By Carrie Pinkard
A dark mass stretches from West Africa to the Gulf of Mexico. It’s slowly growing, and choking the life out of some marine animals.
The mass is a giant seaweed bloom called the Great Atlantic Sargassum Belt.
Researchers at the University of South Florida College of Marine Science discovered the belt and the seasonal pattern of the blooms. The seaweed usually flares up in the summer months, with the worst blooms occurring in July and August.
Sargassum seaweed was known to live in the Sargasso Sea, located in the North Atlantic Ocean.
The seaweed isn’t inherently dangerous to humans, but it does emit a foul odor that could cause problems for people who have respiratory issues. It also mats up in bunches near the coastline, making swimming more difficult.
According to Mengqiu Wang, a researcher at USF College of Marine Science, Sargassum is helpful in the open ocean.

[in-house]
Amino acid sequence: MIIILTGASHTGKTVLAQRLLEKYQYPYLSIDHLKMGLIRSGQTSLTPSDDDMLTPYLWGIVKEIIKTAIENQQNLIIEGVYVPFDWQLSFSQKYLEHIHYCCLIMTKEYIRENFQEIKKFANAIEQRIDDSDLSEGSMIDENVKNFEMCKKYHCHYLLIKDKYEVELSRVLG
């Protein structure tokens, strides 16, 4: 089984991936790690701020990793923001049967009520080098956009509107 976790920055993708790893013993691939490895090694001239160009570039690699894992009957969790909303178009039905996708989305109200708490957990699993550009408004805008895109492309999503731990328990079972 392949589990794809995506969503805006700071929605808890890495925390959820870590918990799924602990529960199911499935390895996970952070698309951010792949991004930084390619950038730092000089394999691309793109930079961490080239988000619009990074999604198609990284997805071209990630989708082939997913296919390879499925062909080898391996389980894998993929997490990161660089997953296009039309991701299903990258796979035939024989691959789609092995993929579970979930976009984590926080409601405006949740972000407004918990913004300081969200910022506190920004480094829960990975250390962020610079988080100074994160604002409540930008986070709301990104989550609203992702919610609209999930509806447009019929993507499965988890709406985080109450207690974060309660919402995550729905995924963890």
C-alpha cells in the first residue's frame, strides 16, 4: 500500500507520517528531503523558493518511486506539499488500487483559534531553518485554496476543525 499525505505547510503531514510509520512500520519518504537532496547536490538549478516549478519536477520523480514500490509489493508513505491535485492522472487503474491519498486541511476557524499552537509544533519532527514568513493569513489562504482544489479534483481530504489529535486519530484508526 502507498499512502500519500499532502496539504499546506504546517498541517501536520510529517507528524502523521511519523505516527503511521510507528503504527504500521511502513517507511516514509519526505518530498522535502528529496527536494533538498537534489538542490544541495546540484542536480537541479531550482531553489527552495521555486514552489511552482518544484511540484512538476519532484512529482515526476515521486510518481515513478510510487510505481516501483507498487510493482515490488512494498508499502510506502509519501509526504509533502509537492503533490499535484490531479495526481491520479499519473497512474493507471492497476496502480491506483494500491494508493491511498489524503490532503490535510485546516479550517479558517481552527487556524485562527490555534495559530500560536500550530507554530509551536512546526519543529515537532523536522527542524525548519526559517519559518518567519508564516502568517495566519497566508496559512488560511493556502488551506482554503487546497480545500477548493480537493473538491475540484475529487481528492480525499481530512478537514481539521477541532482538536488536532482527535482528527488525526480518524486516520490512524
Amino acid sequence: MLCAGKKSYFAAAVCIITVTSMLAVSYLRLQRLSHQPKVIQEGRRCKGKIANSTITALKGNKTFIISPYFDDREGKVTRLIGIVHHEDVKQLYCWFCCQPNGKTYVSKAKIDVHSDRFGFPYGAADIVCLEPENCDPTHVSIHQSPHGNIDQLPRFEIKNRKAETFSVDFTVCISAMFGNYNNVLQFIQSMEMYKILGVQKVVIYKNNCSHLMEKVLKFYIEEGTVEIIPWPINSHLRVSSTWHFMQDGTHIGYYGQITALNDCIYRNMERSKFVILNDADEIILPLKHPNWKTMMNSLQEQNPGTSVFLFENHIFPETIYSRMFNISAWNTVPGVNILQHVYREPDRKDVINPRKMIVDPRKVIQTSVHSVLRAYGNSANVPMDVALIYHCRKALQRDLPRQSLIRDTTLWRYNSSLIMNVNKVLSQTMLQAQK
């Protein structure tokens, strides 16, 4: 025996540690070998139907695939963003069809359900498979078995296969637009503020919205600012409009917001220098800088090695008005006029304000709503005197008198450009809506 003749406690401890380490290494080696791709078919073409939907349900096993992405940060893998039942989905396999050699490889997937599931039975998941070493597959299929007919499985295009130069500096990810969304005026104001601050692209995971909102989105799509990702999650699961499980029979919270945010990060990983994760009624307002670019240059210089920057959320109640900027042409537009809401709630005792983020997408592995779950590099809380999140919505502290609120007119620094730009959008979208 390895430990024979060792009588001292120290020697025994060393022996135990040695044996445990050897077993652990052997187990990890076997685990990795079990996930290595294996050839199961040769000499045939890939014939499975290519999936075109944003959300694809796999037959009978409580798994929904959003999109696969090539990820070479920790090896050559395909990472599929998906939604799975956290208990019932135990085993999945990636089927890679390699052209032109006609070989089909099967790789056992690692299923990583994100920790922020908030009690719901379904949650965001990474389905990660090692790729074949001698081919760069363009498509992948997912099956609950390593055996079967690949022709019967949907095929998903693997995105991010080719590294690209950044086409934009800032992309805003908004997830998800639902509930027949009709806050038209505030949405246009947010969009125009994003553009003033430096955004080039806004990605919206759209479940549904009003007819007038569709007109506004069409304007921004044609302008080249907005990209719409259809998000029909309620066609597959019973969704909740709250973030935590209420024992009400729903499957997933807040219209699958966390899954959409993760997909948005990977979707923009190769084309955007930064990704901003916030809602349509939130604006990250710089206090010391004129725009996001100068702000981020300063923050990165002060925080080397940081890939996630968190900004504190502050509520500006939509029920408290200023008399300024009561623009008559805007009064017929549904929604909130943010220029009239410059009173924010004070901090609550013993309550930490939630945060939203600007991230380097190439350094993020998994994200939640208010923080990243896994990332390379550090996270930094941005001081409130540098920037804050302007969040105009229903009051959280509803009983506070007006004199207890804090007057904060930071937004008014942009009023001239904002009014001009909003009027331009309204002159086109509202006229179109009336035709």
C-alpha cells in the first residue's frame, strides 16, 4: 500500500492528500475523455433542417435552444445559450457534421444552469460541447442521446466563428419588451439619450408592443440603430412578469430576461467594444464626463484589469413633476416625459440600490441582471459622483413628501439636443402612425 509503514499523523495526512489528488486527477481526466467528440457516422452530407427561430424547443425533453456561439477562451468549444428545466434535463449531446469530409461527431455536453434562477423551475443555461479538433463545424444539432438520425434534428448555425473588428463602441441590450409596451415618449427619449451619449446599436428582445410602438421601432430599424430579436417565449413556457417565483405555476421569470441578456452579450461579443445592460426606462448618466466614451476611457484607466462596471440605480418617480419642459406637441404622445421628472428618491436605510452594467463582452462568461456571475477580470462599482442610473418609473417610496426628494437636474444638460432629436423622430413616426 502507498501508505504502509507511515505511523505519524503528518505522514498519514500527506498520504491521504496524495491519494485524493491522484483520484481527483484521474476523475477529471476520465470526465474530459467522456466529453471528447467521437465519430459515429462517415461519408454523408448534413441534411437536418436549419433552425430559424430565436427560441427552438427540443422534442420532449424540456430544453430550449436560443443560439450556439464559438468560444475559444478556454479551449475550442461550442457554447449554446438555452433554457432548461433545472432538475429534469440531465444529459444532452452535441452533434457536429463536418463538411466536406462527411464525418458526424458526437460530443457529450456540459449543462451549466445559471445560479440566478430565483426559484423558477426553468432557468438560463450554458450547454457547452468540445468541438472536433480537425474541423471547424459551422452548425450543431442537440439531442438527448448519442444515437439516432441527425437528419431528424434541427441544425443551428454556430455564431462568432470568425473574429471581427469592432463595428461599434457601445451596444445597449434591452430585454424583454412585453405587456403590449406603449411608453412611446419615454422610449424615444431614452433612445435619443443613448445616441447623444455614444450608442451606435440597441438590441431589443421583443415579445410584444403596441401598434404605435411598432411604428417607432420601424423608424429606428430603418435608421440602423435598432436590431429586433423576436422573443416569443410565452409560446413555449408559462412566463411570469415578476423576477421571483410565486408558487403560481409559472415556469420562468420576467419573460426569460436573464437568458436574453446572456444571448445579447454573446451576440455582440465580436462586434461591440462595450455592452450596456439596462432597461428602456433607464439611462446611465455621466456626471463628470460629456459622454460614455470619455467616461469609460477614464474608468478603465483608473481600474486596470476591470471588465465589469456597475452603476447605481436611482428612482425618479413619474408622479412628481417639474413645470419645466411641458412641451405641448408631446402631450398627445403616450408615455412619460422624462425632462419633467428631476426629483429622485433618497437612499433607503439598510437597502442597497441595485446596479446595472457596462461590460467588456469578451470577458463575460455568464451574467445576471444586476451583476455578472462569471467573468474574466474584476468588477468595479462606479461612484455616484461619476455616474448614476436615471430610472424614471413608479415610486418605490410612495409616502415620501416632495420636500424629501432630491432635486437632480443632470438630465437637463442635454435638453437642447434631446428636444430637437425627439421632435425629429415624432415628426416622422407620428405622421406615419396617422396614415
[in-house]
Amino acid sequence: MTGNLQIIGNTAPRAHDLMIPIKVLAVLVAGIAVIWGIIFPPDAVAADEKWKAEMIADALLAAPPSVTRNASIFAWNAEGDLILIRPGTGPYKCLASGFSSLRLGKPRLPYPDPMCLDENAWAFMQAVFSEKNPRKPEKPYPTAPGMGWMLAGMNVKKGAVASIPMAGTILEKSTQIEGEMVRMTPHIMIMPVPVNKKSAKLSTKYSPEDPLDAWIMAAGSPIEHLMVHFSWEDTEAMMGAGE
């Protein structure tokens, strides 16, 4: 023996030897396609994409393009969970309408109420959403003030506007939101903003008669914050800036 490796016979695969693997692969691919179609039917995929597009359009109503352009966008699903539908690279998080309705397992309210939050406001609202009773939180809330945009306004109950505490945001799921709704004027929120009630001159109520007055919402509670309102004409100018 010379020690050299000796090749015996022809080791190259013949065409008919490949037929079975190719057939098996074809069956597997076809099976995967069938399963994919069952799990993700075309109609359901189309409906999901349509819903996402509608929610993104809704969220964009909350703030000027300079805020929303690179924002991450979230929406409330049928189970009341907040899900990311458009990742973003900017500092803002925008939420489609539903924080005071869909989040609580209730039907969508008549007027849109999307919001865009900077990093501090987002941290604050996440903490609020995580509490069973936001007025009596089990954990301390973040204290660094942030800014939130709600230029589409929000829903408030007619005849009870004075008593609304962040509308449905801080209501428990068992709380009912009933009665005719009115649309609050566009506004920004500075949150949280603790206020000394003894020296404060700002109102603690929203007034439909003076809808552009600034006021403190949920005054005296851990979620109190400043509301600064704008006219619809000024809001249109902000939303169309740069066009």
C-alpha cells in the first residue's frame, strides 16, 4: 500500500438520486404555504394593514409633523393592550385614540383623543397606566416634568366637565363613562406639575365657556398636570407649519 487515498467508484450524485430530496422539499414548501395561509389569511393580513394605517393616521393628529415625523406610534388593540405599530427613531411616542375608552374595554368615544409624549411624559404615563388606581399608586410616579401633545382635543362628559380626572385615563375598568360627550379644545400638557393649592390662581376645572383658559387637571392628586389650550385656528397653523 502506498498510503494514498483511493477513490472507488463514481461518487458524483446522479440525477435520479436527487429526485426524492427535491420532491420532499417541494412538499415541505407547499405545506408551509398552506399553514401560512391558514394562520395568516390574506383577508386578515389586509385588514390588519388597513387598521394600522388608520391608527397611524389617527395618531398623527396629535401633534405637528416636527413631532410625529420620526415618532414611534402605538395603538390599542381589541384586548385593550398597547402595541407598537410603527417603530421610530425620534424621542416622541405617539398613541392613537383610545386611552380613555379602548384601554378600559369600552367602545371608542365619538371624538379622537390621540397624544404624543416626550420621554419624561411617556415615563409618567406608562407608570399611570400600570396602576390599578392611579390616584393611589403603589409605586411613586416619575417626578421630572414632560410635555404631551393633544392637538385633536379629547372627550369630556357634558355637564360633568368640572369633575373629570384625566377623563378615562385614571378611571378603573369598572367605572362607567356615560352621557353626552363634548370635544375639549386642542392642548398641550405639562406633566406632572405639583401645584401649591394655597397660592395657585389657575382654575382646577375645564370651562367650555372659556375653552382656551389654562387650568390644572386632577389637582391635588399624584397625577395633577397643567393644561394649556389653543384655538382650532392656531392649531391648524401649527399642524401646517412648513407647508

“Sargassum provides a great ecological value by serving as a habitat and refuge for marine animals like turtles, crabs, fish, and birds,” she said.
However, when there are dense patches of the seaweed near the coast, it smothers marine life and makes it difficult for fish to breathe.
Wang said there’s a possibility that the seaweed blooms are growing because of nutrient run-off.
“If people can reduce the nutrient supply from the Amazon deforestation, and the fertilizer usage, that will be helpful because the Sargassum could utilize those excessive nutrients to grow.
Wang is a postdoctoral scholar in Chuanmin Hu’s Optical Oceanography lab at USF College of Marine Science. The research team also included members from USF, Florida Atlantic University, and Georgia Institute of Technology.
Wang and the team of researchers said in their study that they think the massive seaweed bloom could be the new normal.
“There's a high chance we're still going to see a lot of them in future years,” Wang said. “So people should find more strategies to handle this problem, and understand the impacts to the ecosystem and to humans as well.”